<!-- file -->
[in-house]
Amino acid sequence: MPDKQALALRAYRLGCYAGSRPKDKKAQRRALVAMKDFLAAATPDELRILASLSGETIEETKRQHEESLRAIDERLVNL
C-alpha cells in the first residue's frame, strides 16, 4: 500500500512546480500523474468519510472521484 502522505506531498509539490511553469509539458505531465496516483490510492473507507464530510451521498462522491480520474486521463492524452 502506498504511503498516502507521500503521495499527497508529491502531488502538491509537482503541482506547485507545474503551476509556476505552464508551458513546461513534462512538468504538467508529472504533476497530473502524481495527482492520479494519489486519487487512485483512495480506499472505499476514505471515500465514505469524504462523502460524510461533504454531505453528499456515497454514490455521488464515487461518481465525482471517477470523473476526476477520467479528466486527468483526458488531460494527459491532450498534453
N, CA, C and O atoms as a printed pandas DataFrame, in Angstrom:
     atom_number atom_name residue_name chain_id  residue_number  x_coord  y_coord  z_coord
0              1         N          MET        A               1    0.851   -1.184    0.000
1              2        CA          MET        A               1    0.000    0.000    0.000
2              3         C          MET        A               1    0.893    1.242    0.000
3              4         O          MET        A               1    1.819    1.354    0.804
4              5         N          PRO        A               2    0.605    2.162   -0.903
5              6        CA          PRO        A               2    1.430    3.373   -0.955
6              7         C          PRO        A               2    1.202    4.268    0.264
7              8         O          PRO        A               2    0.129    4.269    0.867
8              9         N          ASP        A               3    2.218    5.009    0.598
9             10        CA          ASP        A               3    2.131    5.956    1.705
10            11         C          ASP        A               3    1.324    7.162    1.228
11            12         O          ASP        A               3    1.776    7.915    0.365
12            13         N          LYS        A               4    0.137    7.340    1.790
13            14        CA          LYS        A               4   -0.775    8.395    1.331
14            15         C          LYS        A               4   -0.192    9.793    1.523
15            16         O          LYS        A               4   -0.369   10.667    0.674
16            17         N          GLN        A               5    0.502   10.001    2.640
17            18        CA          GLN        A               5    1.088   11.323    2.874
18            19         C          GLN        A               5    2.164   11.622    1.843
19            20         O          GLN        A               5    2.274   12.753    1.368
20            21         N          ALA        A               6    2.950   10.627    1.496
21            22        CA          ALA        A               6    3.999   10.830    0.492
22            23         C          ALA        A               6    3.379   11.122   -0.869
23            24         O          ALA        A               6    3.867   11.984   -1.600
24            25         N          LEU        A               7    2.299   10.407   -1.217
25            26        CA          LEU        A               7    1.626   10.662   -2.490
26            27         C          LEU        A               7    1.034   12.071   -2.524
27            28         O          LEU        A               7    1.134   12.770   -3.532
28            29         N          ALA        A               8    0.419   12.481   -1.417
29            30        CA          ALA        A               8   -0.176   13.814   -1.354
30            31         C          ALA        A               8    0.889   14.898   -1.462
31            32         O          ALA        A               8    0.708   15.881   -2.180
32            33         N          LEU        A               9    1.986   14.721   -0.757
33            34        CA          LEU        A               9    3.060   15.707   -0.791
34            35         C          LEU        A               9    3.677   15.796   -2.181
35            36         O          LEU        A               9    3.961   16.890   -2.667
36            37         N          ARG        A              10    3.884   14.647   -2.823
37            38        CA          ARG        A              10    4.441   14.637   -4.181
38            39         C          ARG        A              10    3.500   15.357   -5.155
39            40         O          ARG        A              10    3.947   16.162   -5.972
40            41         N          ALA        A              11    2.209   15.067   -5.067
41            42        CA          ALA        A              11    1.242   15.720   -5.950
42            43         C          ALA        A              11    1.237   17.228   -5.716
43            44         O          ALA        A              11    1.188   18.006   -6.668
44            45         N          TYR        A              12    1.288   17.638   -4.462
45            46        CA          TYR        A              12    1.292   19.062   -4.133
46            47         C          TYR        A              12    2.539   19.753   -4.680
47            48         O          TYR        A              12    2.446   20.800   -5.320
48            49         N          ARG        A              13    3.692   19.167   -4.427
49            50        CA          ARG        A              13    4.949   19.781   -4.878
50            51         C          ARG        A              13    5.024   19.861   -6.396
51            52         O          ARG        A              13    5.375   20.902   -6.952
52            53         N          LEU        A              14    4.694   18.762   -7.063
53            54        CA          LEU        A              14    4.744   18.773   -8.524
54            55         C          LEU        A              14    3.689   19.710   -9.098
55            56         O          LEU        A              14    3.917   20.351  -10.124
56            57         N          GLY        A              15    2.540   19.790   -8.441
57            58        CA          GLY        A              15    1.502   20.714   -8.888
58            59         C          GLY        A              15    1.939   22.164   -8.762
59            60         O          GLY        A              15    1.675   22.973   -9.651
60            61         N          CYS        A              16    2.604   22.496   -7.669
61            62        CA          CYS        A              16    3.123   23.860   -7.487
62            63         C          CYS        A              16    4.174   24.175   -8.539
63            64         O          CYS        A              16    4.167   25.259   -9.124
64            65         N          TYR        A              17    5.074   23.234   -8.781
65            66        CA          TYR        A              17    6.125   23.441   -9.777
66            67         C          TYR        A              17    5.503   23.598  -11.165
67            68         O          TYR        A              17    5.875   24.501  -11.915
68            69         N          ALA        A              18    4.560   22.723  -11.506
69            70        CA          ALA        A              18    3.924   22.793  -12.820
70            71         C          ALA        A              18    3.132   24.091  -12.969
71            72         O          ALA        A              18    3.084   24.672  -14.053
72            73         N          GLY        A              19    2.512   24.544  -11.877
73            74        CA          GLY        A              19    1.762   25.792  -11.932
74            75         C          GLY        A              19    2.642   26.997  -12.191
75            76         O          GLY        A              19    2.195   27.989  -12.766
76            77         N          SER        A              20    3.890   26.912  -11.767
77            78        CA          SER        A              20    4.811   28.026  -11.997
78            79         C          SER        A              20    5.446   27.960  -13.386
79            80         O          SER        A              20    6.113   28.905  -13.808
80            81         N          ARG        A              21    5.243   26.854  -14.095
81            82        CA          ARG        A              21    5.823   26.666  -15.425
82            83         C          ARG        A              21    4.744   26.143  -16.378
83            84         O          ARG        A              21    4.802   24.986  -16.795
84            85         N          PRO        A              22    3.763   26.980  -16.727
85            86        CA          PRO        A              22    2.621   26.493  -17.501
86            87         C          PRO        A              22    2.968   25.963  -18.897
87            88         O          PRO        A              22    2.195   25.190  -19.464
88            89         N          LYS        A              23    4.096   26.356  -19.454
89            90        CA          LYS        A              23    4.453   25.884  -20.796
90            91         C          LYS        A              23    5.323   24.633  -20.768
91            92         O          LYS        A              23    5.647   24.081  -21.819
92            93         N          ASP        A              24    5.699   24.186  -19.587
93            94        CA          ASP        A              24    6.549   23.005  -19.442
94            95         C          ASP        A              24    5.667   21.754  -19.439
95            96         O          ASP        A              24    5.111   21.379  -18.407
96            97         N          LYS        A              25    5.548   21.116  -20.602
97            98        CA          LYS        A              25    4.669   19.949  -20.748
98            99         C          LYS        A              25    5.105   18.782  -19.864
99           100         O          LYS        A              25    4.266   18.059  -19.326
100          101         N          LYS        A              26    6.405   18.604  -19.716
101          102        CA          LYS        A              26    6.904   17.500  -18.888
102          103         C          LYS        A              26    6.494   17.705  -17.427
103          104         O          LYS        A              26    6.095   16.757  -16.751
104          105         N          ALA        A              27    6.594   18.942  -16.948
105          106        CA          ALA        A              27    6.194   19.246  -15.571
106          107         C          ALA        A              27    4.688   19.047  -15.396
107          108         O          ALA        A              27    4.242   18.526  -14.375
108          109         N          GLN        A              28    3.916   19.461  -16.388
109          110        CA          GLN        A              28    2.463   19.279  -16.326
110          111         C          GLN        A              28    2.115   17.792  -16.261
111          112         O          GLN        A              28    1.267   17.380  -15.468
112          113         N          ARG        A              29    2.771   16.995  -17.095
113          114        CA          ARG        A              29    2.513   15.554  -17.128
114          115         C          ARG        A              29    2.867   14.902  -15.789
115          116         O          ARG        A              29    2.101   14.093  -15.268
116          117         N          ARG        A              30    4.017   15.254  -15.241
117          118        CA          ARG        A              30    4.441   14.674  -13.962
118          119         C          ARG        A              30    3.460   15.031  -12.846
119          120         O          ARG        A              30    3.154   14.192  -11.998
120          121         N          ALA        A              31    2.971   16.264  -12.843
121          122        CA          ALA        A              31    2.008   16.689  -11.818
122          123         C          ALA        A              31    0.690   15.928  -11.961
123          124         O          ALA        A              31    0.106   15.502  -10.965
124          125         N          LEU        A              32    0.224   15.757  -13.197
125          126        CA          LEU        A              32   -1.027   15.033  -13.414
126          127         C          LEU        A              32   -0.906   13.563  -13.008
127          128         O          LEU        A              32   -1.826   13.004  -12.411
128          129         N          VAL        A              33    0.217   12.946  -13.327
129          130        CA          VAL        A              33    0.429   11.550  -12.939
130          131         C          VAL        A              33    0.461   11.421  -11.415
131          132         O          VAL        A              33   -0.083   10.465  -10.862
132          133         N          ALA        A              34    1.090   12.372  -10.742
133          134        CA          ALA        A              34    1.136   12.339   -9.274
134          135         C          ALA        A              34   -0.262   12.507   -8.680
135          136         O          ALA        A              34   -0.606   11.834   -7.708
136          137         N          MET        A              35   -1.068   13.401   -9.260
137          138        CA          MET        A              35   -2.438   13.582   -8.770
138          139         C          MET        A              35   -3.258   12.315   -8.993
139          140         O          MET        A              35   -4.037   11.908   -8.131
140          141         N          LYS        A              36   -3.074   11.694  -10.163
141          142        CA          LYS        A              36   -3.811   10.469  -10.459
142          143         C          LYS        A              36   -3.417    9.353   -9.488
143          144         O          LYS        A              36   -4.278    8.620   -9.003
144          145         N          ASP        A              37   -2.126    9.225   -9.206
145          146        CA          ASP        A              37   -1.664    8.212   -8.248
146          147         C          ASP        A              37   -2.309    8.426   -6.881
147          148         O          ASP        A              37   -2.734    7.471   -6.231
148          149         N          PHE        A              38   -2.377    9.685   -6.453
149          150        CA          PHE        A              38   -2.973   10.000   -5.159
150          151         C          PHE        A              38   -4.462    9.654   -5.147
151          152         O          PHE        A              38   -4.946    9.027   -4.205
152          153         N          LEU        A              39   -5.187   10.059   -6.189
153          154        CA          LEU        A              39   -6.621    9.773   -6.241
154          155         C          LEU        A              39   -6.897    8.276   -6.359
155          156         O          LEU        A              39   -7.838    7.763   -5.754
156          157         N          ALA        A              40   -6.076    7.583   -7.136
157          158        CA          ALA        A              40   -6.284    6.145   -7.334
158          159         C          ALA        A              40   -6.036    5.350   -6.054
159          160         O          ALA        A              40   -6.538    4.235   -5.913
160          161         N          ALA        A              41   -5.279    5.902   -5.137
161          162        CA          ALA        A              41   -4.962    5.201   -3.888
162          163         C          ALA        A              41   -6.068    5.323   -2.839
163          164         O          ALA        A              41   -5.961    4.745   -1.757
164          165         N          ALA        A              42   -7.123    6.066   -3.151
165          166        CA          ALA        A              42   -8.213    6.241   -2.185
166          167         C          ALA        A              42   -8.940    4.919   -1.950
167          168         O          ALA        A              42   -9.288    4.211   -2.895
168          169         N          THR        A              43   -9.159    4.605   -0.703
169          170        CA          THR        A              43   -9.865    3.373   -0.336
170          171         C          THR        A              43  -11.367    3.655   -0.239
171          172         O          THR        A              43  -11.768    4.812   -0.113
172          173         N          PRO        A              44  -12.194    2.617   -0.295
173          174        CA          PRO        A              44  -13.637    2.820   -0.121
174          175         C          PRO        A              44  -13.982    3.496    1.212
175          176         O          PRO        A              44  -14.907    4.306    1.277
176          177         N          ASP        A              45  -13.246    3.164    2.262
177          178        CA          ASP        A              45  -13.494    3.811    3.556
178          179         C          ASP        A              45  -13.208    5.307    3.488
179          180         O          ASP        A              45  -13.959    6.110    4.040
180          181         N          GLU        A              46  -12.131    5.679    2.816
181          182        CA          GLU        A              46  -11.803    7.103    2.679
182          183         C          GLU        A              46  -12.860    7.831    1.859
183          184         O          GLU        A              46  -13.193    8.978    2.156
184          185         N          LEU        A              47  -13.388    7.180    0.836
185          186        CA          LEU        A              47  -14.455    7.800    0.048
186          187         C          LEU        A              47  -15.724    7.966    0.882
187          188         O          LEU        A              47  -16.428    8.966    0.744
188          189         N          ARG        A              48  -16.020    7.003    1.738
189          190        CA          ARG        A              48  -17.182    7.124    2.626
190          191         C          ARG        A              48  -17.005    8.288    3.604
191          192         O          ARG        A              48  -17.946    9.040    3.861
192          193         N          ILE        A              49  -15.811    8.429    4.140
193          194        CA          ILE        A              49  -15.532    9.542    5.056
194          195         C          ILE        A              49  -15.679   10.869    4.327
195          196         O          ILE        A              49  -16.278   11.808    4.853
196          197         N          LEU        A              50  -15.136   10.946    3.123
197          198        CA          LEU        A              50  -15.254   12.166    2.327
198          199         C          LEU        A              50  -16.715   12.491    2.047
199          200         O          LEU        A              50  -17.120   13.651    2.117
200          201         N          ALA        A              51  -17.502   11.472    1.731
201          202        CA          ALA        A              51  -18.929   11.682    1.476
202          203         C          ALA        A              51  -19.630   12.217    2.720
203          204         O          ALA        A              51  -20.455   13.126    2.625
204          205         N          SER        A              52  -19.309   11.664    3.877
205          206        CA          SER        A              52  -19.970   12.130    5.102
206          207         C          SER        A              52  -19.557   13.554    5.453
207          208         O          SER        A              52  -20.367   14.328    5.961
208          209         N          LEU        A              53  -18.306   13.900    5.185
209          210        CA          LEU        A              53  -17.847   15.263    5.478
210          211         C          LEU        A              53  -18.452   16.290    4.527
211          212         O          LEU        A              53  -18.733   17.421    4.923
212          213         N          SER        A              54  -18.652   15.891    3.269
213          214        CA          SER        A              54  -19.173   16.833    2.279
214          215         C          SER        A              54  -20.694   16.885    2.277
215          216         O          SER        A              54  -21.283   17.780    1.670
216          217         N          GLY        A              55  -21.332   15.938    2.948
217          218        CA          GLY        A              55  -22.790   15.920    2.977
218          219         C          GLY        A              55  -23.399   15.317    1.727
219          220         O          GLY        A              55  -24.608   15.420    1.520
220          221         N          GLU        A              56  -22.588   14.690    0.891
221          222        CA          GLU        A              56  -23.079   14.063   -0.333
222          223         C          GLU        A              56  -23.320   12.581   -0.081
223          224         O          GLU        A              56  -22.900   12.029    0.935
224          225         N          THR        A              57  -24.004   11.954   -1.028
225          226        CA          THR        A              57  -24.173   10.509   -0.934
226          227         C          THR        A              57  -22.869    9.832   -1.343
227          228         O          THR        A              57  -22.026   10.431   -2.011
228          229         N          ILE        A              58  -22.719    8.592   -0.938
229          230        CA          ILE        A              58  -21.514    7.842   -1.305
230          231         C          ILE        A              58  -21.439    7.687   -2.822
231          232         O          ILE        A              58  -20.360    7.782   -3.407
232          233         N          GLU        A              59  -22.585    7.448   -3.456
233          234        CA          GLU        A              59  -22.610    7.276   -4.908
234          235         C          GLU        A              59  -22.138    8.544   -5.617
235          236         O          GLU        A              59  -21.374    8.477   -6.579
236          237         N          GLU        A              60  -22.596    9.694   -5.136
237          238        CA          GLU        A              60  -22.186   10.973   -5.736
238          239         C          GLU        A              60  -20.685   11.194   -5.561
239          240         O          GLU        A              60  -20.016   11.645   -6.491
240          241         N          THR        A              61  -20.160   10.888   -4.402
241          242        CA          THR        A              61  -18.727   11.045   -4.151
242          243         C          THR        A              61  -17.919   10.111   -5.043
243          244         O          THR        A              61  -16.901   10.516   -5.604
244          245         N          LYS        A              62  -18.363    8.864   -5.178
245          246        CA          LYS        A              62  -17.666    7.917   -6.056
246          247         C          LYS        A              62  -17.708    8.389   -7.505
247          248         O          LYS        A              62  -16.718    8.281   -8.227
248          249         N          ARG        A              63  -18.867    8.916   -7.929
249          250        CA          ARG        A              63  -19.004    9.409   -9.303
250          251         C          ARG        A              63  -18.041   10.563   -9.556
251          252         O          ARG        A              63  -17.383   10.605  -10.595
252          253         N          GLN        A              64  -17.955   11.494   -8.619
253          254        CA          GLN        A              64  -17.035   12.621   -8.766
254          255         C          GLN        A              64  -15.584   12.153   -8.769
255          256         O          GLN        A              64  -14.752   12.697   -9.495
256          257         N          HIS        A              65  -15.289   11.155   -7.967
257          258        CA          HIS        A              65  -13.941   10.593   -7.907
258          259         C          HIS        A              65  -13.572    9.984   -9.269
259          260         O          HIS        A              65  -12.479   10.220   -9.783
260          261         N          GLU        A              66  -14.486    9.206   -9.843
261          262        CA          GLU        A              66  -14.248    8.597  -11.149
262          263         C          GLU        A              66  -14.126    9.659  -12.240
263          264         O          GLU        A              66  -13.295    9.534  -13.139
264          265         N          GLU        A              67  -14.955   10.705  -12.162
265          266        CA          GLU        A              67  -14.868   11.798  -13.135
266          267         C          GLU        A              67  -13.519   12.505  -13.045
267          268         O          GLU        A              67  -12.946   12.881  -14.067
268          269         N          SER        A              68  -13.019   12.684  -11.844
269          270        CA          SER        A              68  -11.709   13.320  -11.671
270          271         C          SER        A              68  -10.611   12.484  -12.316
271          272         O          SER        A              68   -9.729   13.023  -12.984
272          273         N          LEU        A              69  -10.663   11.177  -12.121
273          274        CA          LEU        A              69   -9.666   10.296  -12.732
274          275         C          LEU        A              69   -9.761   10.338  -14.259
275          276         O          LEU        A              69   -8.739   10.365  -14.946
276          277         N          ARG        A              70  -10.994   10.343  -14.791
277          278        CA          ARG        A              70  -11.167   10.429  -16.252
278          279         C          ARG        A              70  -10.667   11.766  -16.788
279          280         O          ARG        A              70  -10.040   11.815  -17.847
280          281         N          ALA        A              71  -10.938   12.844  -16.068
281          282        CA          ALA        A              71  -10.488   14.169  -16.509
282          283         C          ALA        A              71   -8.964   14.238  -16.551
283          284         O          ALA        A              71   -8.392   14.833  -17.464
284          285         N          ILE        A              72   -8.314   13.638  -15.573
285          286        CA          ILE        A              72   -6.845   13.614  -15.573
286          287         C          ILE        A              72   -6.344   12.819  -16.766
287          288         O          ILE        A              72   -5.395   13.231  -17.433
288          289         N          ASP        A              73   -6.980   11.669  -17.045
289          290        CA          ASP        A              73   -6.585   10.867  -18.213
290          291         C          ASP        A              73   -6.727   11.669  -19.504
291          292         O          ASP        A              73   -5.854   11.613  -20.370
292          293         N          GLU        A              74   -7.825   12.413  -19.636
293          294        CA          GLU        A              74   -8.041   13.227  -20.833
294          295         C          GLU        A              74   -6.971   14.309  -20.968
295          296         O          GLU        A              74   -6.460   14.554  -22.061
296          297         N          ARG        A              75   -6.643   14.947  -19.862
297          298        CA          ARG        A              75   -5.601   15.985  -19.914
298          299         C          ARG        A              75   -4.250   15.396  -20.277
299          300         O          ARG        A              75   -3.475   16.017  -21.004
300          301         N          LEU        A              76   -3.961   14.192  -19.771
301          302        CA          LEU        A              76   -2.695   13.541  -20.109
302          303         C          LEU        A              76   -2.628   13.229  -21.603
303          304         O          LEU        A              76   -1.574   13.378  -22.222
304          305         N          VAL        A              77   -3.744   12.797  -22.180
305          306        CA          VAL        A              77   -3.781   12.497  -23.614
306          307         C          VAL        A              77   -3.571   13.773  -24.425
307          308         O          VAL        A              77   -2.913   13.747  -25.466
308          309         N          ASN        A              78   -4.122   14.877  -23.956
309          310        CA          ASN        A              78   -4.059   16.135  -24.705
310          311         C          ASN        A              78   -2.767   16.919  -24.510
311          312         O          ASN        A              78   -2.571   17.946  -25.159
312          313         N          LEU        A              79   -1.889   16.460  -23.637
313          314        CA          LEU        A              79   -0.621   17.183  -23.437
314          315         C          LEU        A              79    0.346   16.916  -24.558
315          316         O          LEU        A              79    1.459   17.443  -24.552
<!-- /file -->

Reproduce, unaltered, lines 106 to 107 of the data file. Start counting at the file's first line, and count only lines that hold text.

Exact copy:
100          101         N          LYS        A              26    6.405   18.604  -19.716
101          102        CA          LYS        A              26    6.904   17.500  -18.888